As the rainbow pride flag shifted to represent the expansive LGBTQIA+ community as a whole, some gay men felt the need for a flag to represent their identity within the community. In 2019 on the social media platform Tumblr, the five striped gay pride flag was proposed. It faced some resistance, and criticism for being a copy of the lesbian pride flag, but eventually gained acceptance as a standard pride flag over time. It features five colors (sometimes seven), ranging from green to white, then white to purple. The green and turquoise colors represent community and healing. White represents gender nonconforming, transgender, and non-binary individuals. And the blue to purple colors represent love, diversity and fortitude. The designer's name is unknown.
grey asexual pride flag Grey Asexual Pride
Gray asexuality is considered the gray area between asexuality and allosexuality, in which a person may only experience sexual attraction on occasion. This flag was designed by Milith Rusignuolo in 2013 to represent the greysexual community. Purple signifies someone who experiences no sexual attraction. The fade to white represents a signal experience of sexual attraction before shifting back to asexuality.
lesbian pride flag Lesbian Pride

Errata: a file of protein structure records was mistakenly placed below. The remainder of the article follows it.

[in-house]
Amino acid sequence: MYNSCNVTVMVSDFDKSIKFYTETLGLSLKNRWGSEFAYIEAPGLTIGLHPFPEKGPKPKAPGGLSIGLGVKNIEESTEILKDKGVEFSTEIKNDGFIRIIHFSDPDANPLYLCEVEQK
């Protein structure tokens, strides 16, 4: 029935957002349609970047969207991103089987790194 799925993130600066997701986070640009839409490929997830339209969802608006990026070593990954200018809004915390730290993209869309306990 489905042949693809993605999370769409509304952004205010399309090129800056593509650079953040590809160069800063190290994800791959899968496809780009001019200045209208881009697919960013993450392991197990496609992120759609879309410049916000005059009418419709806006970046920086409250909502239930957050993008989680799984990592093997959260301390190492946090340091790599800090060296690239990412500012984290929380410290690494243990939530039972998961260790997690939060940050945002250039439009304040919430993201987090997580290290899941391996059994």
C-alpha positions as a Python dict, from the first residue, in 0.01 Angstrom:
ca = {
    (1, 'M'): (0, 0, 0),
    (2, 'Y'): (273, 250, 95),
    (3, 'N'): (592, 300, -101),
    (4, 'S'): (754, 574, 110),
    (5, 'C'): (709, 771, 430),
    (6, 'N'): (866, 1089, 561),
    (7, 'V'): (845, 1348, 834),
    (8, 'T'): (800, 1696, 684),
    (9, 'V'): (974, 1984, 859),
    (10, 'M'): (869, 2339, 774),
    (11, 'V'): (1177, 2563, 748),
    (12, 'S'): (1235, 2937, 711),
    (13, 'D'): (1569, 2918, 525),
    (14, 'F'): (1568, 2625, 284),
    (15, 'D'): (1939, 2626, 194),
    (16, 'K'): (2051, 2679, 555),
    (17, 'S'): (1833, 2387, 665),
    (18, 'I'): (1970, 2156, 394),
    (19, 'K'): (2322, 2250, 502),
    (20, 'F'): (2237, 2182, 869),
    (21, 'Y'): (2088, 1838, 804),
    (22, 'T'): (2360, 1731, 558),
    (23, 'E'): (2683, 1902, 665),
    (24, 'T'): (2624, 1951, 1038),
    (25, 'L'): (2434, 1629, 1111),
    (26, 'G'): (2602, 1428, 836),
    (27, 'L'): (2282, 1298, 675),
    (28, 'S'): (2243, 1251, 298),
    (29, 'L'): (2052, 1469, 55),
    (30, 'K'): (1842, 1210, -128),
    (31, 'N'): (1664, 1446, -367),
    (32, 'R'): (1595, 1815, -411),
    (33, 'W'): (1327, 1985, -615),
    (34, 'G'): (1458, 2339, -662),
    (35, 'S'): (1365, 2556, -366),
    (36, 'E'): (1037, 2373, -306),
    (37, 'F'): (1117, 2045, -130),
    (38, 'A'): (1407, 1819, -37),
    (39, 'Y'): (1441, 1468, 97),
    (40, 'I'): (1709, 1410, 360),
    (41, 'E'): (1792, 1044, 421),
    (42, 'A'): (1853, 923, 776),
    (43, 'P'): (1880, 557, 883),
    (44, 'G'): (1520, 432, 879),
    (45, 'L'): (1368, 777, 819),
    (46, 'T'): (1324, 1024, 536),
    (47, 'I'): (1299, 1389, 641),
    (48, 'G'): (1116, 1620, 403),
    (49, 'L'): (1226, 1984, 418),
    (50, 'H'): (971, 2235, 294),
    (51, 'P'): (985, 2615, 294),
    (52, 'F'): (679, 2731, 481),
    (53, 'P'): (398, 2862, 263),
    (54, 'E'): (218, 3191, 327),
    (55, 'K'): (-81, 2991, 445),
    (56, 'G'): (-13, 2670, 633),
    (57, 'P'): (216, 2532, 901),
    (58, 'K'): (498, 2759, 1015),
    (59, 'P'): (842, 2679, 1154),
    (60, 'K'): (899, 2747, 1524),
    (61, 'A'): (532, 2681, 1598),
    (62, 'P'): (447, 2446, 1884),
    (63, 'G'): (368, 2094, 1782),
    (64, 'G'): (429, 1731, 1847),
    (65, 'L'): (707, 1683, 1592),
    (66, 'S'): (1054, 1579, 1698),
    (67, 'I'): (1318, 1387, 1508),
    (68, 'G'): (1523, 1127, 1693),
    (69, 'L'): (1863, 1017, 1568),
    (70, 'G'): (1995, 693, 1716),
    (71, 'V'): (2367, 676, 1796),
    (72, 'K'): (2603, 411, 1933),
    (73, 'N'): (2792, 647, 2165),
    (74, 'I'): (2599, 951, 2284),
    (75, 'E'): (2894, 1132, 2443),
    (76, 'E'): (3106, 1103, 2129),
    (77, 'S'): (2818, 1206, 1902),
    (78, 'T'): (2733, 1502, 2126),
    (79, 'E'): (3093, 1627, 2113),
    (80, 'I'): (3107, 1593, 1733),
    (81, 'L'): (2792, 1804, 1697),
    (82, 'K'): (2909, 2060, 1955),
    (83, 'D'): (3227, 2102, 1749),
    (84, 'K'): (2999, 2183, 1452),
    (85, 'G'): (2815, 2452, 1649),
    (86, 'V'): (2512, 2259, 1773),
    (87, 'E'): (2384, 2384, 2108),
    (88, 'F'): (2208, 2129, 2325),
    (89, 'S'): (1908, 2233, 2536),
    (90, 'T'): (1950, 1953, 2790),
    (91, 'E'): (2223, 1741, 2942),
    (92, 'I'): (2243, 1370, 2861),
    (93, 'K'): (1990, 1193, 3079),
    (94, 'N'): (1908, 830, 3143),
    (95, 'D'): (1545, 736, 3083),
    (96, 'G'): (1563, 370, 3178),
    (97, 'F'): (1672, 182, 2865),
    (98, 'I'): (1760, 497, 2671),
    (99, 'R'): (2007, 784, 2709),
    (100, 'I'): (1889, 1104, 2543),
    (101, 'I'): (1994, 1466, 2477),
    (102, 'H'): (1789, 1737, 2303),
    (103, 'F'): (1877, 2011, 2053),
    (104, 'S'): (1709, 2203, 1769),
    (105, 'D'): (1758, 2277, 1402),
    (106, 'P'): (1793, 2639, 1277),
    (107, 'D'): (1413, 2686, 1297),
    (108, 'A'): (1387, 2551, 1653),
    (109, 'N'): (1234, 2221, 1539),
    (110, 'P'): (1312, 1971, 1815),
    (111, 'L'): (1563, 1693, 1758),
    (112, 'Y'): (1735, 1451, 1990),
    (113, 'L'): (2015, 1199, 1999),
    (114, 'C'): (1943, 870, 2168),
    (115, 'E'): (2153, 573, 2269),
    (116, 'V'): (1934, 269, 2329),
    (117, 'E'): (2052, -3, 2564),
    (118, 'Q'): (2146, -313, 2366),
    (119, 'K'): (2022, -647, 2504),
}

The design of this flag is a bit of an unknown, and while I have found some information on the symbology, the information has been inconsistent and unreliable. This flag premiered in 2010, and has been in use randomly throughout the community as a way to specify pride in lesbianism, independent of the grouping of the LGBT community that the rainbow pride flag (above) signifies.
lesbian labris pride flag

Lesbian Pride
The Labrys Pride Flag is a symbol for the lesbian community. The lavender field represents the lesbian community features a black triangle in the charge. The triangle is a symbol from Nazi Germany, which was used to designate prisoners with anti-social behaviour, including lesbians. The triangle includes a labrys, which is a double-sided hatchet or axe which is an ancient symbol from European, African and Asian matriarchal societies. The flag was created by Sean Campbell in 1999, and was first used nationally in 2000 for a Pride edition of GLT Magazine.
omnisexual pride flag Omnisexual Pride